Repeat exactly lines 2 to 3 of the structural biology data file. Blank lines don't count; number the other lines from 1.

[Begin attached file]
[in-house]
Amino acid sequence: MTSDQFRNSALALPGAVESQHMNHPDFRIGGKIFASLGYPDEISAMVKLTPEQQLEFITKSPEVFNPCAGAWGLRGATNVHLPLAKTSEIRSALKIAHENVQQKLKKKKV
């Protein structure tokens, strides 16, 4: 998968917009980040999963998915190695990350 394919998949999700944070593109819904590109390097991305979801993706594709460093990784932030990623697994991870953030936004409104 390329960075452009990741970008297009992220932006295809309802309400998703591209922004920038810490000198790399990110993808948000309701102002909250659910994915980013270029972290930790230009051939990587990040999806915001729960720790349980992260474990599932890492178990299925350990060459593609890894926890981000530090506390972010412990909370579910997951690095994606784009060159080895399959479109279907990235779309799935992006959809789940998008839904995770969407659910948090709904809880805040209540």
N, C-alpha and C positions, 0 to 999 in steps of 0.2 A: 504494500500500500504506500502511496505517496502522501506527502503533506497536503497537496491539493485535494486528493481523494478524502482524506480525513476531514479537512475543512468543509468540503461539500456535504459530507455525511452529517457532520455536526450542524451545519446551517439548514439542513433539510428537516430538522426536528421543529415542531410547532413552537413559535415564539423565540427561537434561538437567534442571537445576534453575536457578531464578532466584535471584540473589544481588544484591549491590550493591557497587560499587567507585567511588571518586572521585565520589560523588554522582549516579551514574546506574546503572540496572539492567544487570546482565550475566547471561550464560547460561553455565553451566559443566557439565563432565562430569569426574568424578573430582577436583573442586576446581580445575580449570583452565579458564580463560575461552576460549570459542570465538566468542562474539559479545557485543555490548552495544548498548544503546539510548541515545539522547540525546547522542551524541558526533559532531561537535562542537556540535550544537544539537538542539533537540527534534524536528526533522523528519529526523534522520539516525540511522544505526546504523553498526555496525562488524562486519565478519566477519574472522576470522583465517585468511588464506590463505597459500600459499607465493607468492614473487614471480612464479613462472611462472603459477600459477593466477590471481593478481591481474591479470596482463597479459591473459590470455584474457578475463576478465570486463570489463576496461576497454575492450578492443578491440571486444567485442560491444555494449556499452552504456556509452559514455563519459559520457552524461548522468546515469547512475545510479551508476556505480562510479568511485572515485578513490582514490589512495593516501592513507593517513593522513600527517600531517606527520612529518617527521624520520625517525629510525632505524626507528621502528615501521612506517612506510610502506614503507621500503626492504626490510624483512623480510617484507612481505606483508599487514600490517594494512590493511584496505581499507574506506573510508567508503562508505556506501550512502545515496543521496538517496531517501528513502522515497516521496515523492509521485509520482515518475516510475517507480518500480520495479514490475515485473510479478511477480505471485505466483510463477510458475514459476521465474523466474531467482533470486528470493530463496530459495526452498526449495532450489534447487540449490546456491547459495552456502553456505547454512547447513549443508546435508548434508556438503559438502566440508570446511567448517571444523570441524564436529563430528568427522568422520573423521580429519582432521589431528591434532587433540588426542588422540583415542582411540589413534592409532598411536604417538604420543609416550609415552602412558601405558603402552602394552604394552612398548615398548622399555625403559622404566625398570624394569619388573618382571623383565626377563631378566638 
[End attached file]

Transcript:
Amino acid sequence: MTSDQFRNSALALPGAVESQHMNHPDFRIGGKIFASLGYPDEISAMVKLTPEQQLEFITKSPEVFNPCAGAWGLRGATNVHLPLAKTSEIRSALKIAHENVQQKLKKKKV
């Protein structure tokens, strides 16, 4: 998968917009980040999963998915190695990350 394919998949999700944070593109819904590109390097991305979801993706594709460093990784932030990623697994991870953030936004409104 390329960075452009990741970008297009992220932006295809309802309400998703591209922004920038810490000198790399990110993808948000309701102002909250659910994915980013270029972290930790230009051939990587990040999806915001729960720790349980992260474990599932890492178990299925350990060459593609890894926890981000530090506390972010412990909370579910997951690095994606784009060159080895399959479109279907990235779309799935992006959809789940998008839904995770969407659910948090709904809880805040209540």